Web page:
Walmart has confirmed plans to lay off hundreds of workers at five e-commerce fulfillment centers across the United States, according to Reuters.
Employees at facilities in Pedricktown, New Jersey; Fort Worth, Texas; Chino, California; Davenport, Florida; and Bethlehem, Pennsylvania, have been given 90 days to find new jobs within the company. A Walmart spokesperson cited the reduction or elimination of evening and weekend shifts as the reason behind the layoffs.
These job cuts come amid growing concerns about a potential recession in the US economy, leading to retailers announcing 17,456 job cuts so far in 2023, compared to 761 in the same period last year, according to a March report by Challenger, Gray and Christmas. Walmart's decision to reduce its workforce mirrors that of its e-commerce rival Amazon, which recently announced 9,000 job cuts, following 18,000 layoffs in January.
The Walmart spokesperson confirmed that the company would work closely with affected associates to help them find jobs at other locations. During the 90-day period, impacted workers will receive pay as they search for positions at other Walmart facilities, including the new high-tech e-commerce distribution centers in Joliet, Illinois, and Lancaster, Texas.
As the largest private employer in the US, with around 1.7 million workers, Walmart has been investing heavily in automation technology in recent years. The company's CEO, Doug McMillon, expressed excitement about Walmart's automation opportunities, with plans to increase investments in automation technology as part of its over $15-billion capital expenditure budget for the year.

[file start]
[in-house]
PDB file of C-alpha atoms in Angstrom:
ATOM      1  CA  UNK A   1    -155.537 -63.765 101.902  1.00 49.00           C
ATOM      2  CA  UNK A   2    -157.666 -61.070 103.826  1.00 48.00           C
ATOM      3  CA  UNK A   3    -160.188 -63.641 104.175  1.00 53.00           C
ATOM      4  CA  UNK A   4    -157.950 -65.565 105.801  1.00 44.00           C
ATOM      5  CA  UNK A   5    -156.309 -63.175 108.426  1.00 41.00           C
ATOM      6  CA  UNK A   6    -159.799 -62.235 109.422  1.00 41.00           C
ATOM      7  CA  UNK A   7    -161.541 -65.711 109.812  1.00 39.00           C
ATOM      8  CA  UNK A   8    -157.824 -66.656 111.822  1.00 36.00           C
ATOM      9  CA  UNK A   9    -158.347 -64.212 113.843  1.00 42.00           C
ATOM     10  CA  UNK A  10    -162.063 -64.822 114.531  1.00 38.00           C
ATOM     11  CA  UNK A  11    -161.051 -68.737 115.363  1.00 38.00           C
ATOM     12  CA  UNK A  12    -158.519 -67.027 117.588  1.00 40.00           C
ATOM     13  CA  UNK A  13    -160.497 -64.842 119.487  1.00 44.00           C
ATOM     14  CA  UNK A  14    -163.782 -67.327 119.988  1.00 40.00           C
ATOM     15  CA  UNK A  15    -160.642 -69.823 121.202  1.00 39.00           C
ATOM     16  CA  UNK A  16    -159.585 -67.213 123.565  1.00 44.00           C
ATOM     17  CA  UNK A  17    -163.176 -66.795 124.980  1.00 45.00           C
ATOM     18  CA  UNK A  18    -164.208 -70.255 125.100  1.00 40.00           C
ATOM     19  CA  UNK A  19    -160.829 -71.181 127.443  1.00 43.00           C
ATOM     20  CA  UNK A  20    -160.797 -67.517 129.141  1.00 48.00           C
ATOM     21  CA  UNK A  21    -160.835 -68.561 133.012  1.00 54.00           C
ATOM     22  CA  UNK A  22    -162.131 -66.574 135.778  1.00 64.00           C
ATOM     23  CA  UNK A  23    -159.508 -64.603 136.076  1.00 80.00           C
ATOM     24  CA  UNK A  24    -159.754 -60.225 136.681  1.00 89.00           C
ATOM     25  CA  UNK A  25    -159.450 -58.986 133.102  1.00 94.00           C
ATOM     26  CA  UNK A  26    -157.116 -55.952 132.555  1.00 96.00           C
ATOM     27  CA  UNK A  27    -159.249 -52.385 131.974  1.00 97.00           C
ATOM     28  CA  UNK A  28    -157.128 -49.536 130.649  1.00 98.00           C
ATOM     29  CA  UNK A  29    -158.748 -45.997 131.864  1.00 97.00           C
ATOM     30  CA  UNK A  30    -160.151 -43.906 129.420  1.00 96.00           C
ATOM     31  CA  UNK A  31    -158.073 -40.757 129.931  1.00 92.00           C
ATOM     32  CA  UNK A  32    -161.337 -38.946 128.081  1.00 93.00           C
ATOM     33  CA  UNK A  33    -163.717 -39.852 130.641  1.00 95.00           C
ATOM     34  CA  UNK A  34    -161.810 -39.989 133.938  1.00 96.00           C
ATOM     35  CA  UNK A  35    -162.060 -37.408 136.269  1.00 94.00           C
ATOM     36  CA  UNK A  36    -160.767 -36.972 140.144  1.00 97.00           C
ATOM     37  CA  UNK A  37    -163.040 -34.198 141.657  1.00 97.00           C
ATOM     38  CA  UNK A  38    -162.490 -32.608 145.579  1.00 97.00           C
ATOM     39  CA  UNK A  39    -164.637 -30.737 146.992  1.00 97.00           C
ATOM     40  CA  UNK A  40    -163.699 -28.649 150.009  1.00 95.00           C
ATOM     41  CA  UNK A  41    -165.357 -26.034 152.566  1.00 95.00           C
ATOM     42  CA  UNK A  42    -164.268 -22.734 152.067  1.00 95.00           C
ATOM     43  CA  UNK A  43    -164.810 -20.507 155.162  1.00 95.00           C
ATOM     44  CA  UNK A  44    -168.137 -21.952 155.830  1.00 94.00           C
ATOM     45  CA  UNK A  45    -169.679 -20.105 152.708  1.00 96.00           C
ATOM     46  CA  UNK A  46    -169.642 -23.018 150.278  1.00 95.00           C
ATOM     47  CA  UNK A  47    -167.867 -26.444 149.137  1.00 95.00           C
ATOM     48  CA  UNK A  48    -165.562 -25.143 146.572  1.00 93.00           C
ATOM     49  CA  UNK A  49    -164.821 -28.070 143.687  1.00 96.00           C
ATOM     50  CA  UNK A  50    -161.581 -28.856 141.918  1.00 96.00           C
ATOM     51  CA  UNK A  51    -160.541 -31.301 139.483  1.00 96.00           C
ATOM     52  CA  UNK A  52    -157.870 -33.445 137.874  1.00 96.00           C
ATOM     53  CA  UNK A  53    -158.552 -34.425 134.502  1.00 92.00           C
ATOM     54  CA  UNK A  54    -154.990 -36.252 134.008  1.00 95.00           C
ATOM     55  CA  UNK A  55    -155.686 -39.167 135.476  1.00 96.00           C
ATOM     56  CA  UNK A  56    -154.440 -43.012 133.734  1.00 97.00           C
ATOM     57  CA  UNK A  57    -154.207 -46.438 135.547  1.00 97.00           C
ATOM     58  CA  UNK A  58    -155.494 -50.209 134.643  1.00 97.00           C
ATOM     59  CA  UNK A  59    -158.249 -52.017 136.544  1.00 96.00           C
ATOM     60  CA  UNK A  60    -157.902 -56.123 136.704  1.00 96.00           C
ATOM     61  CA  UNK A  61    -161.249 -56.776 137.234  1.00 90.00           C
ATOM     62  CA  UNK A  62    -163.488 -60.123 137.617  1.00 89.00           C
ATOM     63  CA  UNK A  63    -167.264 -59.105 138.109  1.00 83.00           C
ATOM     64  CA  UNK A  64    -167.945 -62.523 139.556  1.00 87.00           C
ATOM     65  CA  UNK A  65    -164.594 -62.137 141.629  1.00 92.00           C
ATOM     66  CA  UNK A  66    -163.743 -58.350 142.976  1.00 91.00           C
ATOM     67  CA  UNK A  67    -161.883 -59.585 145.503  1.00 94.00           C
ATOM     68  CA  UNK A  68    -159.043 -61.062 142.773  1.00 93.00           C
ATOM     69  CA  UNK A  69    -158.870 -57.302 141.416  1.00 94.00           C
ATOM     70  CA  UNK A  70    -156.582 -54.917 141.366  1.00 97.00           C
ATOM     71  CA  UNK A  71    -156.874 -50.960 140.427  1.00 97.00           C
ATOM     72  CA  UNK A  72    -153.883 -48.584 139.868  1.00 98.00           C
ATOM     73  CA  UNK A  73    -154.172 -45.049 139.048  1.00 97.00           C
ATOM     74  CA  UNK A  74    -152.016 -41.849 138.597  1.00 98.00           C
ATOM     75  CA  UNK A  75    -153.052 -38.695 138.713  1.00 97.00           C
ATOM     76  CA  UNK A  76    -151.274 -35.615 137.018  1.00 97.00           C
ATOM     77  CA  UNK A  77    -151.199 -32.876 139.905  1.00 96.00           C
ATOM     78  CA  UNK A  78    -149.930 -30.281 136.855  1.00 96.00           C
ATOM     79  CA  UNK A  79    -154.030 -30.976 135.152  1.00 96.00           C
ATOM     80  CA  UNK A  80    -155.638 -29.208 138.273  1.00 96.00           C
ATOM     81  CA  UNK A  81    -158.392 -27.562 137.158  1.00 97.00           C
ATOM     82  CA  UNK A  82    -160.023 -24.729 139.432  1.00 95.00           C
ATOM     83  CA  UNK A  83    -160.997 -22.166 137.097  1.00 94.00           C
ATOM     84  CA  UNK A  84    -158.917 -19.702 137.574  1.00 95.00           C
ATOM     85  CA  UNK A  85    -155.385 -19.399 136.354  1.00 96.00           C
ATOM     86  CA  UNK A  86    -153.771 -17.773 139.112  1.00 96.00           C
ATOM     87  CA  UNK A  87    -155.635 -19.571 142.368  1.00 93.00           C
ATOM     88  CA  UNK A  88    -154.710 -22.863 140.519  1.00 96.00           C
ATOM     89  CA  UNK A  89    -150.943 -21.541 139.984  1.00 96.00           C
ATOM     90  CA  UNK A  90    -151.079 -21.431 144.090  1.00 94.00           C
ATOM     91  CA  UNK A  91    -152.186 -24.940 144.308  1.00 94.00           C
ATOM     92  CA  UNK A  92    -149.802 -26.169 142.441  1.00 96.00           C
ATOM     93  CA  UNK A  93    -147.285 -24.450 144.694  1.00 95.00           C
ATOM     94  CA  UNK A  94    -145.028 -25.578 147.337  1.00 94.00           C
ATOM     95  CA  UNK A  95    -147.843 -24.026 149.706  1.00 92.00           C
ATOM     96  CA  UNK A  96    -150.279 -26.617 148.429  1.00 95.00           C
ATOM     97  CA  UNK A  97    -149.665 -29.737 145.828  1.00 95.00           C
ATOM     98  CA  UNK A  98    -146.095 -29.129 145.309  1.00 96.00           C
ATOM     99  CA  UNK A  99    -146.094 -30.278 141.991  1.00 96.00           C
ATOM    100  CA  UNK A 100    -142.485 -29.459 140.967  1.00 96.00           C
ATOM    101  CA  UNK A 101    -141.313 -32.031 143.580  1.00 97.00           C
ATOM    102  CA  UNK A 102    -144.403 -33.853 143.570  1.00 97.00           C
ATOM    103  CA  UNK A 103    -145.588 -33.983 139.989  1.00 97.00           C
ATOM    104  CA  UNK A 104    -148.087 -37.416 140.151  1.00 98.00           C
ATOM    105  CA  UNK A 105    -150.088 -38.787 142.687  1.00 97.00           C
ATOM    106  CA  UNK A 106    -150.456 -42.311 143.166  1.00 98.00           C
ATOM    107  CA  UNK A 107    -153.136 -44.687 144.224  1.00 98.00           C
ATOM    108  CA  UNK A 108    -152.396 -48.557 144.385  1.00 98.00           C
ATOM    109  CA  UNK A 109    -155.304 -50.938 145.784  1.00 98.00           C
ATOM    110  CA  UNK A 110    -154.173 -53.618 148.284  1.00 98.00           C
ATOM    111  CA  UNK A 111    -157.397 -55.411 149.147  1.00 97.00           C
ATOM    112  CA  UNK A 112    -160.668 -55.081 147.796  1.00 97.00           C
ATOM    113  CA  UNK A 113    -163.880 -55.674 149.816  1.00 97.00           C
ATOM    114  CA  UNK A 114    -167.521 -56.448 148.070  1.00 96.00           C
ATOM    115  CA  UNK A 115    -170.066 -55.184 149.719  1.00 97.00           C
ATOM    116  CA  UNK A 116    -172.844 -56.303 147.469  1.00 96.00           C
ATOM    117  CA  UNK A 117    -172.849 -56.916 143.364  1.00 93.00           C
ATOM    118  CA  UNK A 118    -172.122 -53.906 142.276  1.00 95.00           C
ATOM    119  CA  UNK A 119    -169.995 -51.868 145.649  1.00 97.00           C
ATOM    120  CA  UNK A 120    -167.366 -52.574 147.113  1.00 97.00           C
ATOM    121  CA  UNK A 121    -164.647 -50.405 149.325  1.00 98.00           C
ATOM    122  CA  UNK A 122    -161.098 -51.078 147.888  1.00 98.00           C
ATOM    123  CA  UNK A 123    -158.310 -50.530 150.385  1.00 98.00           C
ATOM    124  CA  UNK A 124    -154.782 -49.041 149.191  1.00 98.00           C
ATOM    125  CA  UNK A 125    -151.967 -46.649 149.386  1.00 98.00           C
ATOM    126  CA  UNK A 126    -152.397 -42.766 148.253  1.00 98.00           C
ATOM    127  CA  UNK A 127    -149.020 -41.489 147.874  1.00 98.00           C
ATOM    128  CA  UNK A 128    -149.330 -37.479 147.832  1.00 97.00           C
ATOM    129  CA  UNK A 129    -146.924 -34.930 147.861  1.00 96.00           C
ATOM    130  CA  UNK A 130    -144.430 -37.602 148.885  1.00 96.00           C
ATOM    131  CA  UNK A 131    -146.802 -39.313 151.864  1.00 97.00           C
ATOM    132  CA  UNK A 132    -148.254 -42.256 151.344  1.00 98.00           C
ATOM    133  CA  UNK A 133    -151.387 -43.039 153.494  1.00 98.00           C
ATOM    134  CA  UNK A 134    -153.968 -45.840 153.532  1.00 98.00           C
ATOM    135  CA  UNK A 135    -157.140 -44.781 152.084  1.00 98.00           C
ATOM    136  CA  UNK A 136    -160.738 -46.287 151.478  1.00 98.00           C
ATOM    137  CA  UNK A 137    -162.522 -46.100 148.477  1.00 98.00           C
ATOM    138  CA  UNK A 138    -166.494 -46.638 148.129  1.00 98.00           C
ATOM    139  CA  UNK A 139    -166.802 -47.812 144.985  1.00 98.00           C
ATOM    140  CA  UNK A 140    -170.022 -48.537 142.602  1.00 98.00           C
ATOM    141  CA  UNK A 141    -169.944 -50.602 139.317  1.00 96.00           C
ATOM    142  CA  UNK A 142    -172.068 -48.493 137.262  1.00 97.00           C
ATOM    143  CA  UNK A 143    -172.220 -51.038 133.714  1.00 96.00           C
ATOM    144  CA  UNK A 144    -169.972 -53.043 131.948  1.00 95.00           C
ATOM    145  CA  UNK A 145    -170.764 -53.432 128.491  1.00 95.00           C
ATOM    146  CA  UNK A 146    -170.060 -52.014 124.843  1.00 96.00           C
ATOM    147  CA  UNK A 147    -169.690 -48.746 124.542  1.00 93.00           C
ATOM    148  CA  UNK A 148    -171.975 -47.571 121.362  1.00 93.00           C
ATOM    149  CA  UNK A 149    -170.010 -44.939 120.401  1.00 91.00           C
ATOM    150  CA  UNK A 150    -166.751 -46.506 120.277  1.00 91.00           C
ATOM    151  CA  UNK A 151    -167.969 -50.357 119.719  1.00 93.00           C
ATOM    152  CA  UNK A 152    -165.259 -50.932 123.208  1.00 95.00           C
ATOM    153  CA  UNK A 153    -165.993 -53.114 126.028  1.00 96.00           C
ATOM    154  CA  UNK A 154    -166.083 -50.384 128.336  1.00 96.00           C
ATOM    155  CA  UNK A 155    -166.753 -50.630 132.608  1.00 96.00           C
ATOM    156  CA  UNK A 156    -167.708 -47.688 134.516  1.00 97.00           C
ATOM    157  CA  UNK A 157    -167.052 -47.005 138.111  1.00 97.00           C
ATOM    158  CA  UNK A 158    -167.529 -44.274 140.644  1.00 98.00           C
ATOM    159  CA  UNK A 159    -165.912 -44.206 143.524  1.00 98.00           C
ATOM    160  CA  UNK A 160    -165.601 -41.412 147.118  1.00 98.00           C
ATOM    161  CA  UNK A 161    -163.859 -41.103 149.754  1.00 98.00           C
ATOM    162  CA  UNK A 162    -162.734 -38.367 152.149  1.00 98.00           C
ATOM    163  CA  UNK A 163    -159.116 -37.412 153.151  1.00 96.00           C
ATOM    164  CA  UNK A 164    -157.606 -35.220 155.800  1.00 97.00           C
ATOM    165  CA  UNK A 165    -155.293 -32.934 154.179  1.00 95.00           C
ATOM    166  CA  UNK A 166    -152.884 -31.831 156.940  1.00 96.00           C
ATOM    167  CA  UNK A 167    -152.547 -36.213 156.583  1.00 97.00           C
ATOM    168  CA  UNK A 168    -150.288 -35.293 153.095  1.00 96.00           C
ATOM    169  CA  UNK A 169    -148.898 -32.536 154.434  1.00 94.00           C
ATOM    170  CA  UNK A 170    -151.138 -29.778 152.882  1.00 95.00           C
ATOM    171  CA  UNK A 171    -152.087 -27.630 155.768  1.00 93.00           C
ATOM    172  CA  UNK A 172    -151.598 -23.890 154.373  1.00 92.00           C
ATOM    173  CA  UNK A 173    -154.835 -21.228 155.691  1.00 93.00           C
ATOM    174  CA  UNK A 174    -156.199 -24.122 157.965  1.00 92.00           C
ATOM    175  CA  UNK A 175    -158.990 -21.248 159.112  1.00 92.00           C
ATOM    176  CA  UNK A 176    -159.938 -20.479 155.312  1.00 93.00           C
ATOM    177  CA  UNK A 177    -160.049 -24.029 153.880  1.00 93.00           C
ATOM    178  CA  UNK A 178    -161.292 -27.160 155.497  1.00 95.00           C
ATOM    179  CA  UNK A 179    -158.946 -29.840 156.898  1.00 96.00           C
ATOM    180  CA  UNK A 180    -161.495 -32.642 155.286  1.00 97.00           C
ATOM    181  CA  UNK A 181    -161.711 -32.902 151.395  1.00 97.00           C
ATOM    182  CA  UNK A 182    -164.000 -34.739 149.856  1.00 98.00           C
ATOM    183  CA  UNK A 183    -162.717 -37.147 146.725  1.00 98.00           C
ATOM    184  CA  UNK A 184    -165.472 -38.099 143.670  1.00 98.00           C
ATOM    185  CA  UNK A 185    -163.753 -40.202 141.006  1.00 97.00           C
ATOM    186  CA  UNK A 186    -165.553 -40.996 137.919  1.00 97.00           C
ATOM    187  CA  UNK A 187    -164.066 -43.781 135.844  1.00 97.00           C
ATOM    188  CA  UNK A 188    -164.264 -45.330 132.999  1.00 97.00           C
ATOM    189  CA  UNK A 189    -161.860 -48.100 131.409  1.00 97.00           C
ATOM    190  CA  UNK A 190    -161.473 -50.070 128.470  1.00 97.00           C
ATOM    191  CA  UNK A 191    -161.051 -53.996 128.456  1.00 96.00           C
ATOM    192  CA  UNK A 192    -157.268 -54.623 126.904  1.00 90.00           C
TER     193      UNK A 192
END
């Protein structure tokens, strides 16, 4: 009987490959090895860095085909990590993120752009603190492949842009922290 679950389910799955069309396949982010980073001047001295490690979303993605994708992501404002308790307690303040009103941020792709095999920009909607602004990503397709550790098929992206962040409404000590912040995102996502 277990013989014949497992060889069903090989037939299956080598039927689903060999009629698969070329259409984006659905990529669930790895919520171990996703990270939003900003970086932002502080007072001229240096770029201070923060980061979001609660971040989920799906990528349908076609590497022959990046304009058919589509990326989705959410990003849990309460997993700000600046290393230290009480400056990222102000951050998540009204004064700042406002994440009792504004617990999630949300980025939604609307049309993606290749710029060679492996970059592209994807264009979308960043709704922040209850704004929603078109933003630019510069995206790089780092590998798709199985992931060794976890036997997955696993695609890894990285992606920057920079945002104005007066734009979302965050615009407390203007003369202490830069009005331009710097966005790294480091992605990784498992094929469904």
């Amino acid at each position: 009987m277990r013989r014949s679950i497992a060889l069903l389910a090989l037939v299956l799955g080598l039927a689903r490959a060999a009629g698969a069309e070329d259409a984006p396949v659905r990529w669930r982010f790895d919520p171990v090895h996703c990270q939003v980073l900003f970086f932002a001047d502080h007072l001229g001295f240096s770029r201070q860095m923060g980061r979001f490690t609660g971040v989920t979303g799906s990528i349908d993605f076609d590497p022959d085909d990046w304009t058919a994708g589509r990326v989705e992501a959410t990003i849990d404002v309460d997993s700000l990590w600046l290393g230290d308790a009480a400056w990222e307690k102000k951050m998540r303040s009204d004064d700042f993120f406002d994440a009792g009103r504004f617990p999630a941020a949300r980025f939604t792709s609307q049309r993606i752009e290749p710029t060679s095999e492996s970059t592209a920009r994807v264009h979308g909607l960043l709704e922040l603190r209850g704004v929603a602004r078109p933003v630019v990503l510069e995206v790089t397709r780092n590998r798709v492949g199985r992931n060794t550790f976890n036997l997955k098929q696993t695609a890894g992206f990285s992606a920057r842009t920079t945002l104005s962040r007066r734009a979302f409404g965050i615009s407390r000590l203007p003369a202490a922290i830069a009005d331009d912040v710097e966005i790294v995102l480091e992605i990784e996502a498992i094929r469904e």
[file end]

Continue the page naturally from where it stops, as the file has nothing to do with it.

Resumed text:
Walmart's decision to reduce its workforce comes as the company anticipates slower sales growth and lower profits in the upcoming fiscal year. Walmart's most recent fiscal year saw a 12% increase in e-commerce sales for the company's US business. Although this represents continued growth, it is a slower pace than the 11% growth in fiscal 2022 and the 79% growth in fiscal 2021.
Despite the layoffs, Walmart has stated that workers at the five affected fulfillment centers will be eligible for roles at its 5,000 US stores. The company has been increasingly using these stores as a platform to ship orders directly to customers' doorsteps.
As retailers continue to grapple with economic uncertainty, job cuts in the industry are likely to continue. Walmart's move to reduce its workforce at e-commerce fulfillment centers serves as a reminder of the challenges that lie ahead for the retail sector.